"While we are very grateful for the city’s agreement to purchase the land and are excited by their interest in providing new job opportunities, we are concerned about the limitations of the proposed M-1 Industrial zoning. In June of 2018, the city launched a planning process to gain input from residents of Area 3 (which includes the Tubman site). Residents listed local services like grocery stores, hardware stores and banks as well as affordable housing, walkable commercial and retail jobs as the biggest needs for new development.
"City leaders and community members are in full agreement that the Tubman site should be used to help produce jobs. However, industrial development in a residential community is not the best or only way to produce jobs. The proposed M1 zoning would risk precluding all kinds of development that may be a better a fit for our community. Instead, mixed-use zoning could allow living wage jobs through small business development, retail and commercial while also addressing other community needs like affordable housing. We want to work with the city and other community stakeholders to make sure we’re bringing good jobs that fit in our community and that employ the people in our community.
"We have seen many development projects that promise jobs and access to opportunity that have instead ushered in gentrification and jobs only for folks moving in from outside. We don’t just need jobs, we need living wage jobs. We don’t just need housing, we need housing that we can afford. We don’t just need revitalization, we need a real seat at the table in development decisions. This 44 acres of public land is a rare opportunity for the city and the community to work together to bring development that is held accountable to providing real benefits to East Chattanoogans. There is much work to be done to gain input from residents and other community stakeholders. The decisions made regarding the Tubman site will have a major impact on East Chattanooga residents for decades to come and this process deserves all due time and attention.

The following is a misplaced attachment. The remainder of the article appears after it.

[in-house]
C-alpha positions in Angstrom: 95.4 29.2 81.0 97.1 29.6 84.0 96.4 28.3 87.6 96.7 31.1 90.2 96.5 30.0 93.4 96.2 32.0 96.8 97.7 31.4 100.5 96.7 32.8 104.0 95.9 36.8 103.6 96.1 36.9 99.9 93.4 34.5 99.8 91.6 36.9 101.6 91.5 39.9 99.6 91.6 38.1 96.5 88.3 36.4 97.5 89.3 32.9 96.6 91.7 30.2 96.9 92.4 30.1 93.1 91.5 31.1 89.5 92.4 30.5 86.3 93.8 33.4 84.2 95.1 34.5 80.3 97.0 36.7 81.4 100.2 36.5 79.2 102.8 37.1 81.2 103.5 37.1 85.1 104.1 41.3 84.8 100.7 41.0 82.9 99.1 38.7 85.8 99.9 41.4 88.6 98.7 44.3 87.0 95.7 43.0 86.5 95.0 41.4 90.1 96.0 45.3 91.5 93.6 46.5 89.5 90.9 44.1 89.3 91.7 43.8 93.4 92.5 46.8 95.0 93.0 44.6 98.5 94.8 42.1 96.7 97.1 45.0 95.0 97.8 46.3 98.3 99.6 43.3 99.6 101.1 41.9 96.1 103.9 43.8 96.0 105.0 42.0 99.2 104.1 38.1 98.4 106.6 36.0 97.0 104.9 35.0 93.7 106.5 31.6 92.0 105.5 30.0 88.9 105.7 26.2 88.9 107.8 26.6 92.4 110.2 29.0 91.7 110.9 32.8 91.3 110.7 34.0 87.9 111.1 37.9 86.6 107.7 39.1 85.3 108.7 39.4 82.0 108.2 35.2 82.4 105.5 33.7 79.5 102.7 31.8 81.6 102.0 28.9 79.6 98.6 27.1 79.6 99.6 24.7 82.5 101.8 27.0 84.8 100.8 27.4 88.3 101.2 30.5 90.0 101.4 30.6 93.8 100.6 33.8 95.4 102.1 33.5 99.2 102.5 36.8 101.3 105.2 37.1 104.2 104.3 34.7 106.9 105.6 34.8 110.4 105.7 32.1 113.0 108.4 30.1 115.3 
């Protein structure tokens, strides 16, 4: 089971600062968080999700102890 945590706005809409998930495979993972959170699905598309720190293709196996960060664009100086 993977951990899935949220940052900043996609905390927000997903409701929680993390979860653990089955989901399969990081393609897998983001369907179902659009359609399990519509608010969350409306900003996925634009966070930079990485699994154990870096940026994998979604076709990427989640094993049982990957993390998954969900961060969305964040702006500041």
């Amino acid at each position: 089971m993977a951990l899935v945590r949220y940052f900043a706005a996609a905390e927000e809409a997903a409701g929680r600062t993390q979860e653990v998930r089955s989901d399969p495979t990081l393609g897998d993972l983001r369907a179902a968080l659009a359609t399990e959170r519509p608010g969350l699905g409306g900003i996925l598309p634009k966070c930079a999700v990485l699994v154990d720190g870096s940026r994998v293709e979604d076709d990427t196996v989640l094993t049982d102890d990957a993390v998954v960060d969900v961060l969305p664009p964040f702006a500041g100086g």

"Finally, we believe that one of the only ways to ensure that development is held accountable to the community is for us to work together to create an enforceable Community Benefits Agreement between community stakeholders and developers. While we recognize that a CBA is not in the purview of the Planning Commission, we believe that zoning this property M1 today would set us on the wrong path. We know that creating a truly community-informed development is a long process with a lot of work, planning, compromise and partnership. But this is what our community needs and deserves. We hope that the city is open to working with community stakeholders in a collaborative and cooperative spirit.
"We ask that the Planning Commission not recommend the rezoning of the Tubman site to M1.
"Respectfully, Unity Group Chattanooga"